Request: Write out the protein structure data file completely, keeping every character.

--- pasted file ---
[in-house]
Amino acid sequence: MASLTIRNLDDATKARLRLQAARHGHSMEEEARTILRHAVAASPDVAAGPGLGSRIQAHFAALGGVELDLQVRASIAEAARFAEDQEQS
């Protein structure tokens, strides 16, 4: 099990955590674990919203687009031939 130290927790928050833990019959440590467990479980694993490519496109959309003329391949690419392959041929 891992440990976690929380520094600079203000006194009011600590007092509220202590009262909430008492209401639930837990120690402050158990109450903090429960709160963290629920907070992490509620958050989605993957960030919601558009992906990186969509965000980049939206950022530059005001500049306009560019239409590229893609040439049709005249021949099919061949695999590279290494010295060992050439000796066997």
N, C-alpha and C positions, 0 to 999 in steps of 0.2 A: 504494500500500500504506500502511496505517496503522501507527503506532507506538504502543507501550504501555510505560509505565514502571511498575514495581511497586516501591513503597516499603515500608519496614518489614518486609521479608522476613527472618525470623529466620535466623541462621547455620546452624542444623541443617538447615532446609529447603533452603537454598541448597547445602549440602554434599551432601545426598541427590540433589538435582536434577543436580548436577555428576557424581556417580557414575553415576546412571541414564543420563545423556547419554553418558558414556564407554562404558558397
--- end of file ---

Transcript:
[in-house]
Amino acid sequence: MASLTIRNLDDATKARLRLQAARHGHSMEEEARTILRHAVAASPDVAAGPGLGSRIQAHFAALGGVELDLQVRASIAEAARFAEDQEQS
């Protein structure tokens, strides 16, 4: 099990955590674990919203687009031939 130290927790928050833990019959440590467990479980694993490519496109959309003329391949690419392959041929 891992440990976690929380520094600079203000006194009011600590007092509220202590009262909430008492209401639930837990120690402050158990109450903090429960709160963290629920907070992490509620958050989605993957960030919601558009992906990186969509965000980049939206950022530059005001500049306009560019239409590229893609040439049709005249021949099919061949695999590279290494010295060992050439000796066997």
N, C-alpha and C positions, 0 to 999 in steps of 0.2 A: 504494500500500500504506500502511496505517496503522501507527503506532507506538504502543507501550504501555510505560509505565514502571511498575514495581511497586516501591513503597516499603515500608519496614518489614518486609521479608522476613527472618525470623529466620535466623541462621547455620546452624542444623541443617538447615532446609529447603533452603537454598541448597547445602549440602554434599551432601545426598541427590540433589538435582536434577543436580548436577555428576557424581556417580557414575553415576546412571541414564543420563545423556547419554553418558558414556564407554562404558558397